From Eq. 1, it becomes clear that the energy density of LIBs can be increased by increasing the operating voltage, or the charge-storage capacity, or the mass loading, or any combination. To this end, a variety of battery chemistries8,9,10,11,12 has been reported in recent years and Fig. 1 shows the corresponding energy densities. It can be seen that replacing the traditional graphite anode with silicon/carbon can double the energy density from 372 mAh g−1 to ~600–800 mAh g−1. Coupling a Li-rich cathode with the same silicon/carbon composite anode delivers a value of >400 Wh kg−1. Adopting a lithium-sulfur (Li-S) cell would yield an energy density approaching the target of 500 Wh kg−1.

Fig. 1
Fig. 1

Specific energy densities of LIBs based on different cathode and anode materials. Data adapted from ref. 7

Despite these claimed successes in increasing the energy density of LIBs, there are growing concerns in the community that the exceptional performance reported in academic research is increasingly inaccessible to practical applications13. This is because the optimization of one performance metric usually comes at the cost of losses in other parameters and the assessment itself tends to be based on experimental conditions that do not make sense for practical use. Herein, we examine the differences in experimental settings for both academia and industry, stressing that although academic and industrial research serve different purposes, for a better overall assessment of the battery materials and devices, there should be reconciliation in the evaluation of performance metrics.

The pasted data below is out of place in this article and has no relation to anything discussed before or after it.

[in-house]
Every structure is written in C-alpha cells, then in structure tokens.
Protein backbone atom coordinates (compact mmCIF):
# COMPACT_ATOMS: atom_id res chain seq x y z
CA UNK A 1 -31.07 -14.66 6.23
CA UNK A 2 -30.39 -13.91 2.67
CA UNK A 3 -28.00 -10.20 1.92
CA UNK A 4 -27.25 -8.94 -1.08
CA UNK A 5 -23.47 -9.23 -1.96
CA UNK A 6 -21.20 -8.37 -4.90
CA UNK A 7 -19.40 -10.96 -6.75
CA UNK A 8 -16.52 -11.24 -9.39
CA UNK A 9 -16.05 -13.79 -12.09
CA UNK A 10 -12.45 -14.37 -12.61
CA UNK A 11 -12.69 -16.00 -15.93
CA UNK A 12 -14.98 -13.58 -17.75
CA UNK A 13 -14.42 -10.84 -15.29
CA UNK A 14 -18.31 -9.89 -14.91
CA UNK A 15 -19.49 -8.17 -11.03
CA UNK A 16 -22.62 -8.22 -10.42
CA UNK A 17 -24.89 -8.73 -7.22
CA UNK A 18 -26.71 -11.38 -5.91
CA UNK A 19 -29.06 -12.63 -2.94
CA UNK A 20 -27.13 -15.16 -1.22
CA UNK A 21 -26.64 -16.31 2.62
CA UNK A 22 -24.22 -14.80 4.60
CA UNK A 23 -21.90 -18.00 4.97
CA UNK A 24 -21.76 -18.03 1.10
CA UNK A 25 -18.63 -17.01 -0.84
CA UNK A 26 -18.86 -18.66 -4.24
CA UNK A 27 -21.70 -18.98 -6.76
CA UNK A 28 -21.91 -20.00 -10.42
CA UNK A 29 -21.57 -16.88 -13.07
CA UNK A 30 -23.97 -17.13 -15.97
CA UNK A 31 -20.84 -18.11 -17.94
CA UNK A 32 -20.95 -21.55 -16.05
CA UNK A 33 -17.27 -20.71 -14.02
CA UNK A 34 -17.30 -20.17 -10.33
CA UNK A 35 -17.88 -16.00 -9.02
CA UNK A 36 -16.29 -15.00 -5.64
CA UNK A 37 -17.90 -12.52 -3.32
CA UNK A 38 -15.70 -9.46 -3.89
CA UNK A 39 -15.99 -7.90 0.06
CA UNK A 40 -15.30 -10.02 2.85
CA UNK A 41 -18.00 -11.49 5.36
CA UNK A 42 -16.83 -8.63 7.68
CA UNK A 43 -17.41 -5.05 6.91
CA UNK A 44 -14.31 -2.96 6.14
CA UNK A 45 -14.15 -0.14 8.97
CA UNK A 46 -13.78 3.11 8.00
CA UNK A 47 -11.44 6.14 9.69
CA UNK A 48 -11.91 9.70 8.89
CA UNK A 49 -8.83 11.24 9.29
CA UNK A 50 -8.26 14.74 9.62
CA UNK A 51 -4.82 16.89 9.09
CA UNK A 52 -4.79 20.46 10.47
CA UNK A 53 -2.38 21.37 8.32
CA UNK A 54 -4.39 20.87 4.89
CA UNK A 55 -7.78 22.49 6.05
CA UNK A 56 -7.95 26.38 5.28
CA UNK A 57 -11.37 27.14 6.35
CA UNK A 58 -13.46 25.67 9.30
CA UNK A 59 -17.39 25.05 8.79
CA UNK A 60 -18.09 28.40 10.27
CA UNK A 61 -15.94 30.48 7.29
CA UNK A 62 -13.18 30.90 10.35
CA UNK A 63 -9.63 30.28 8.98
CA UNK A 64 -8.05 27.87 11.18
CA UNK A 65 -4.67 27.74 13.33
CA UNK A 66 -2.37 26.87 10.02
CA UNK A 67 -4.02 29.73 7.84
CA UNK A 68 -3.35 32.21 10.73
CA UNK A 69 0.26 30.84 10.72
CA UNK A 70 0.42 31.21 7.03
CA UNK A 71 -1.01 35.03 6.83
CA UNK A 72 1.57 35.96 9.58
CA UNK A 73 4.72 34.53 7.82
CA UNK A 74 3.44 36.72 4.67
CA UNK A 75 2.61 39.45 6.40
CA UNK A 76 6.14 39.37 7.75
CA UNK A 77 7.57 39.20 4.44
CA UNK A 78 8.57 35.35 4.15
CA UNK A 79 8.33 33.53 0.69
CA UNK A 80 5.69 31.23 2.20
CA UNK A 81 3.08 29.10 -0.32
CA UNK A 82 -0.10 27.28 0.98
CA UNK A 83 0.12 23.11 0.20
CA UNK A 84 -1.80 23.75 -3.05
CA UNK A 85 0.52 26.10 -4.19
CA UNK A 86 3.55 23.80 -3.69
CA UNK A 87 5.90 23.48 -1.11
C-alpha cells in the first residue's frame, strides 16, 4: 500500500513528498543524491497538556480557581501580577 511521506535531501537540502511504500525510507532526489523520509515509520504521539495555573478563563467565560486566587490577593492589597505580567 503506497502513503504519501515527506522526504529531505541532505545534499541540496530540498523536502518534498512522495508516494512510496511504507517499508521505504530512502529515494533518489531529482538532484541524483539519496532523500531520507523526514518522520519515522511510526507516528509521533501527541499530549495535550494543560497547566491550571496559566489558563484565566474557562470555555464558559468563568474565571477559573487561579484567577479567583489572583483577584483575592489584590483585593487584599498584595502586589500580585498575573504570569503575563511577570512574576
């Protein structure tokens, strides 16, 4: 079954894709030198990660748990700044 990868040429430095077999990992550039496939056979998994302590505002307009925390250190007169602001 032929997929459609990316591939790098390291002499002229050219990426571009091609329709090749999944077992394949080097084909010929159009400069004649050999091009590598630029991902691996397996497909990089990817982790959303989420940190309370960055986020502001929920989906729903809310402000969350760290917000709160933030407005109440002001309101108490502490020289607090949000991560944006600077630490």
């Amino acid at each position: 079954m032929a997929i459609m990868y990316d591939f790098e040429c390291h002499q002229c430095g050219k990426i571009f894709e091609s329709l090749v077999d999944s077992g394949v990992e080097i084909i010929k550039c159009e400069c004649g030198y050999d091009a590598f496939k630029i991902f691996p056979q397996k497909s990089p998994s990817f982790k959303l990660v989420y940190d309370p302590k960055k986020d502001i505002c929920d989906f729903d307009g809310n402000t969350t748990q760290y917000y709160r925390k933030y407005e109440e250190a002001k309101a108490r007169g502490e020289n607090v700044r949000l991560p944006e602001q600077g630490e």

All performance metrics matter

As shown in Fig. 2, the assessment of the performance of batteries requires the measurement and quantification of a series of performance metrics14, including specific capacity, voltage window, mass loading, cyclability, Coulombic efficiency, electrolyte consumption, gravimetric performance, volumetric performance and scalability. Reporting the performance based on a limited number of metrics does not give a realistic picture of the performance required by practical use.

Fig. 2
Fig. 2

Various performance metrics of electrodes in LIBs from coin cells to battery packs

Specific capacity